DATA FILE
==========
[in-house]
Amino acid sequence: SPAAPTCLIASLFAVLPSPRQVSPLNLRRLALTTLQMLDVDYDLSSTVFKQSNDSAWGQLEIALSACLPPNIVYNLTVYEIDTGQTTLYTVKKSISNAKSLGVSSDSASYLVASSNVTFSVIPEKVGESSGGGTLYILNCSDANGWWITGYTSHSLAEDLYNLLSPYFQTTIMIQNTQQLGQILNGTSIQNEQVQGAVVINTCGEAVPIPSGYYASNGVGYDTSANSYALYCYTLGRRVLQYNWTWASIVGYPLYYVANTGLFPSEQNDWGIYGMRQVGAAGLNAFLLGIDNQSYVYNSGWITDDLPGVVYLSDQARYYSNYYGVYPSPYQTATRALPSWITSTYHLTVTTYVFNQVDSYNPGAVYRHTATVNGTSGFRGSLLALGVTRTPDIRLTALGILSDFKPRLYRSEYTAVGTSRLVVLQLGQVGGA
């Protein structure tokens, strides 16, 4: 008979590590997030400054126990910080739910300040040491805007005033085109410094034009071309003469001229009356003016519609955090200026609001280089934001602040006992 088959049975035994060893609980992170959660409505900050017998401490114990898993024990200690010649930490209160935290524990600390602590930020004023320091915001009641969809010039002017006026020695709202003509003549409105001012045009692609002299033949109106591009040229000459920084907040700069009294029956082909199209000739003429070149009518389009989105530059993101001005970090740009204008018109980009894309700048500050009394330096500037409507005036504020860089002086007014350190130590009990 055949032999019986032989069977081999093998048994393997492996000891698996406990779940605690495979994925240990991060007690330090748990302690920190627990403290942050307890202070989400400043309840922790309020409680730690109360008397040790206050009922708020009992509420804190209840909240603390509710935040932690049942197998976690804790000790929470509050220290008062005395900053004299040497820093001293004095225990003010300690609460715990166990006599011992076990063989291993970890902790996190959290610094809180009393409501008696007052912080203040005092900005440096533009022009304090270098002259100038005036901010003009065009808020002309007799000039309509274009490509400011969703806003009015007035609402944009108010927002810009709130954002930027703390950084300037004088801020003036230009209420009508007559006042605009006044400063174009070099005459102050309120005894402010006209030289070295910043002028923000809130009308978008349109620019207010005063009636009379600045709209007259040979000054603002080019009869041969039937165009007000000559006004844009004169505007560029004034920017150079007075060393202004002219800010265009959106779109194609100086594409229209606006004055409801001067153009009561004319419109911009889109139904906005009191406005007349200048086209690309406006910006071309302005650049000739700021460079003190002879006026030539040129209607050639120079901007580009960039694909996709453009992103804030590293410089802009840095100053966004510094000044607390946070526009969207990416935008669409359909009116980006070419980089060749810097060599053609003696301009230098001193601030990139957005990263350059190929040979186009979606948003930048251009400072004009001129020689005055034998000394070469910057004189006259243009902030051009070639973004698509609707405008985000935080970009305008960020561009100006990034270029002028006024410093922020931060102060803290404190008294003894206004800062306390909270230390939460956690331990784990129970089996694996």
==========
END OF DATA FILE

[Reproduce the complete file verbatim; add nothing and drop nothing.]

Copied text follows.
[in-house]
Amino acid sequence: SPAAPTCLIASLFAVLPSPRQVSPLNLRRLALTTLQMLDVDYDLSSTVFKQSNDSAWGQLEIALSACLPPNIVYNLTVYEIDTGQTTLYTVKKSISNAKSLGVSSDSASYLVASSNVTFSVIPEKVGESSGGGTLYILNCSDANGWWITGYTSHSLAEDLYNLLSPYFQTTIMIQNTQQLGQILNGTSIQNEQVQGAVVINTCGEAVPIPSGYYASNGVGYDTSANSYALYCYTLGRRVLQYNWTWASIVGYPLYYVANTGLFPSEQNDWGIYGMRQVGAAGLNAFLLGIDNQSYVYNSGWITDDLPGVVYLSDQARYYSNYYGVYPSPYQTATRALPSWITSTYHLTVTTYVFNQVDSYNPGAVYRHTATVNGTSGFRGSLLALGVTRTPDIRLTALGILSDFKPRLYRSEYTAVGTSRLVVLQLGQVGGA
């Protein structure tokens, strides 16, 4: 008979590590997030400054126990910080739910300040040491805007005033085109410094034009071309003469001229009356003016519609955090200026609001280089934001602040006992 088959049975035994060893609980992170959660409505900050017998401490114990898993024990200690010649930490209160935290524990600390602590930020004023320091915001009641969809010039002017006026020695709202003509003549409105001012045009692609002299033949109106591009040229000459920084907040700069009294029956082909199209000739003429070149009518389009989105530059993101001005970090740009204008018109980009894309700048500050009394330096500037409507005036504020860089002086007014350190130590009990 055949032999019986032989069977081999093998048994393997492996000891698996406990779940605690495979994925240990991060007690330090748990302690920190627990403290942050307890202070989400400043309840922790309020409680730690109360008397040790206050009922708020009992509420804190209840909240603390509710935040932690049942197998976690804790000790929470509050220290008062005395900053004299040497820093001293004095225990003010300690609460715990166990006599011992076990063989291993970890902790996190959290610094809180009393409501008696007052912080203040005092900005440096533009022009304090270098002259100038005036901010003009065009808020002309007799000039309509274009490509400011969703806003009015007035609402944009108010927002810009709130954002930027703390950084300037004088801020003036230009209420009508007559006042605009006044400063174009070099005459102050309120005894402010006209030289070295910043002028923000809130009308978008349109620019207010005063009636009379600045709209007259040979000054603002080019009869041969039937165009007000000559006004844009004169505007560029004034920017150079007075060393202004002219800010265009959106779109194609100086594409229209606006004055409801001067153009009561004319419109911009889109139904906005009191406005007349200048086209690309406006910006071309302005650049000739700021460079003190002879006026030539040129209607050639120079901007580009960039694909996709453009992103804030590293410089802009840095100053966004510094000044607390946070526009969207990416935008669409359909009116980006070419980089060749810097060599053609003696301009230098001193601030990139957005990263350059190929040979186009979606948003930048251009400072004009001129020689005055034998000394070469910057004189006259243009902030051009070639973004698509609707405008985000935080970009305008960020561009100006990034270029002028006024410093922020931060102060803290404190008294003894206004800062306390909270230390939460956690331990784990129970089996694996």